Richard Prince Wins Appeal Against Photographer Patrick Cariou

"Djuna Barnes, Natalie Barney, Renee Vivian and Roman Brooks take over the Guahnahani" by Richard Prince (2008). (Deemed transformative!)

‘Djuna Barnes, Natalie Barney, Renee Vivian and Roman Brooks take over the Guahnahani’ by Prince (2008). Deemed transformative!

Today the United States Court of Appeals for the Second Circuit ruled that Richard Prince largely did not infringe on photographer Patrick Cariou’s copyright in his “Canal Zone” series of paintings, for which Mr. Prince appropriated Mr. Cariou’s photographs of Rastafarians in Jamaica. The decision overturned an earlier one in a district court in March 2011, which ruled that Mr. Prince must destroy the 30 works that were said to infringe.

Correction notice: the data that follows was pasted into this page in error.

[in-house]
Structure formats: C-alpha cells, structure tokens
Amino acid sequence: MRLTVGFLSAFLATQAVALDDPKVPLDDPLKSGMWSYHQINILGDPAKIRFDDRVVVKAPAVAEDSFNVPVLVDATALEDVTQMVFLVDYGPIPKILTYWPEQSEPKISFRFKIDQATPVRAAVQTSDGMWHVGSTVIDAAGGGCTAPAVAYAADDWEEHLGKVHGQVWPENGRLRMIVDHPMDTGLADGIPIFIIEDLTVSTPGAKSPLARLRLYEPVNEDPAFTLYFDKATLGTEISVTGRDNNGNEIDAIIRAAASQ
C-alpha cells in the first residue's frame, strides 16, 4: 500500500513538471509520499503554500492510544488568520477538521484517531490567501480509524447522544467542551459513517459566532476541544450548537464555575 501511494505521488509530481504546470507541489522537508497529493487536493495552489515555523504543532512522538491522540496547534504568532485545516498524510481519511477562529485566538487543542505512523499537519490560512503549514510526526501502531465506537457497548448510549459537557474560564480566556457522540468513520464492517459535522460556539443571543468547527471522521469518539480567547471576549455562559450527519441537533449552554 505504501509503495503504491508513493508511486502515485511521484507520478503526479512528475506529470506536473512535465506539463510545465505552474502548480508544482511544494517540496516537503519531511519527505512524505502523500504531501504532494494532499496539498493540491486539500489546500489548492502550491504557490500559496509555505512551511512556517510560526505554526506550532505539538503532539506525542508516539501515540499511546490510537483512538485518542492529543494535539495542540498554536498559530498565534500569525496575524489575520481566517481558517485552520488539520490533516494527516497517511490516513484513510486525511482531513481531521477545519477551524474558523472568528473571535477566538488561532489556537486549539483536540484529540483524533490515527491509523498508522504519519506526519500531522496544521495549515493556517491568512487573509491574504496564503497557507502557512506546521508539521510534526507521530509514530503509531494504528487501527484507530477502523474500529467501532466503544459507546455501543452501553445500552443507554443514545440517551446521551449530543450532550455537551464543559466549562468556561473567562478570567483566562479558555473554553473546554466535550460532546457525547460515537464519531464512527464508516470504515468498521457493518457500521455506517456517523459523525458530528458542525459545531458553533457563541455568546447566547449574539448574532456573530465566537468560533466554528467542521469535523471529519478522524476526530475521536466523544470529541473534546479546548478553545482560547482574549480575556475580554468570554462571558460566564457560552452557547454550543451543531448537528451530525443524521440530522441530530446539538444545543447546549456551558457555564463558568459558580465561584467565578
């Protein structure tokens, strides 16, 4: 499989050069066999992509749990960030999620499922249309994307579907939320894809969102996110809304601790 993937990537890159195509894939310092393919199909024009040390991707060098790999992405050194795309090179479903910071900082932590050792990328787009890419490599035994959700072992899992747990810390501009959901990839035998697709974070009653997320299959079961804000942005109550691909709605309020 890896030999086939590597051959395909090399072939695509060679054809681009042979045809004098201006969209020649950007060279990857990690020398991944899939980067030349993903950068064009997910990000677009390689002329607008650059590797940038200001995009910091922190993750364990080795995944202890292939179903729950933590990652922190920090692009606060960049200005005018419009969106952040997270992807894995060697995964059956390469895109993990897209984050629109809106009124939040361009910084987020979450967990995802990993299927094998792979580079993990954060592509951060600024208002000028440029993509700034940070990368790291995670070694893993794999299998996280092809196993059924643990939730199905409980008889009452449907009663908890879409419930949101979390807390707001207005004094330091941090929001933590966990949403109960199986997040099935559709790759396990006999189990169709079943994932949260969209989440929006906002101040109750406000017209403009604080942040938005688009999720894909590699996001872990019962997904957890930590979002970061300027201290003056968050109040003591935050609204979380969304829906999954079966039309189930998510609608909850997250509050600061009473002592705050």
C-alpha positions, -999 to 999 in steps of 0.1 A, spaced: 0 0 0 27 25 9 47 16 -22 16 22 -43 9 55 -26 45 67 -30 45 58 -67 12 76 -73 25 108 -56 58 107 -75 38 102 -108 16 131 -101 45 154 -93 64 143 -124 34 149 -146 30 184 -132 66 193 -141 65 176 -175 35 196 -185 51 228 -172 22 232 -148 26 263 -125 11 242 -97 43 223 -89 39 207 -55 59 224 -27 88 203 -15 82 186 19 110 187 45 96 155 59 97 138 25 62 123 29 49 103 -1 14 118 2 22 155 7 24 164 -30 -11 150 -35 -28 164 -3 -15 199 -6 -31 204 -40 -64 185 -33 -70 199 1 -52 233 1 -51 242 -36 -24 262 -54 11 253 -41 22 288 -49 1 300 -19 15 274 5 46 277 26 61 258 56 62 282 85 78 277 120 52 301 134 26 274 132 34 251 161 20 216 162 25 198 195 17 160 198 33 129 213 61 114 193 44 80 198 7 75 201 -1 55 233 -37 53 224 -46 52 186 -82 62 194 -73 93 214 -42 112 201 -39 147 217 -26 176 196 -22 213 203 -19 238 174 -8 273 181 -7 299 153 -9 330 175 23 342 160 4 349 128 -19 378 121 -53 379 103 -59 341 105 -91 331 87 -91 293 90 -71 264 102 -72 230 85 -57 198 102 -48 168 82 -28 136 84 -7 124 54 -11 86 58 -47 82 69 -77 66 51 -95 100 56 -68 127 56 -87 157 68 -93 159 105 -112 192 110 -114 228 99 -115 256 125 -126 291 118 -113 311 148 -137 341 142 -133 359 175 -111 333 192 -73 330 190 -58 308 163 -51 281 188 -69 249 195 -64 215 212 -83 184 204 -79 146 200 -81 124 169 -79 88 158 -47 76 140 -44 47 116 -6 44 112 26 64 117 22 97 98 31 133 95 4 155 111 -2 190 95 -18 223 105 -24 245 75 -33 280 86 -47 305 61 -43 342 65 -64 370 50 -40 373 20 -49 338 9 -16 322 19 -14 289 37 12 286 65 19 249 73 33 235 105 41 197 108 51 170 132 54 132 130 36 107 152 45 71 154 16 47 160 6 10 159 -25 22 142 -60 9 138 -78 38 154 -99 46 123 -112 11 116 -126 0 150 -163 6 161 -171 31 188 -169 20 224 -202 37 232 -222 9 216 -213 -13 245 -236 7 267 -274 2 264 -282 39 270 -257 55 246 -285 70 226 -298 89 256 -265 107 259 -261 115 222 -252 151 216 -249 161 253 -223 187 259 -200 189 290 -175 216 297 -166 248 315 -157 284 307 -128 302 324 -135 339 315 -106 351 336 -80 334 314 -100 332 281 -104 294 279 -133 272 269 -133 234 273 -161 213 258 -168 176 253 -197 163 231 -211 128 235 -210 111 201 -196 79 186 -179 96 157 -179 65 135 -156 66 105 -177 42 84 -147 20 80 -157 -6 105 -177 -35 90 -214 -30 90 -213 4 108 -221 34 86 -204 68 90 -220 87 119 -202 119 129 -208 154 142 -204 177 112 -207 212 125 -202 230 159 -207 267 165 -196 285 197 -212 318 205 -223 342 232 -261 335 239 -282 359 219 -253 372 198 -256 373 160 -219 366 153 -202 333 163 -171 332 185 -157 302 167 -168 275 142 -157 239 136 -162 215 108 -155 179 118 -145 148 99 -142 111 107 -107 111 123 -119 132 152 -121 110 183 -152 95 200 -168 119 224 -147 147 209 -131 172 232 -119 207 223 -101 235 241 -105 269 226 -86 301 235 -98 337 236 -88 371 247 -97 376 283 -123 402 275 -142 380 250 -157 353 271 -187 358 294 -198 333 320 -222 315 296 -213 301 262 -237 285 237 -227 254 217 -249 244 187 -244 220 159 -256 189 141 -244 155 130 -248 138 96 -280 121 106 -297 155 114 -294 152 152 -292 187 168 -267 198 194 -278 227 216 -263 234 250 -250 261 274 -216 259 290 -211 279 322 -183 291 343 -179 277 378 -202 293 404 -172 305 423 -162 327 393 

The Hollywood Reporter reports that the three-judge panel largely ignored Mr. Prince’s testimony that he’s just trying to make art that looks cool and has no message. The takeaway from the appeals court was that Mr. Prince’s works clearly transform Mr. Cariou’s. From the decision:

Where Cariou’s serene and deliberately composed portraits and landscape photographs depict the natural beauty of Rastafarians and their surrounding environs, Prince’s crude and jarring works, on the other hand, are hectic and provocative.

Of the 30 disputed works, the appeals court ruled that 25 did not infringe on any copyright. The district court will decide on the remaining five works.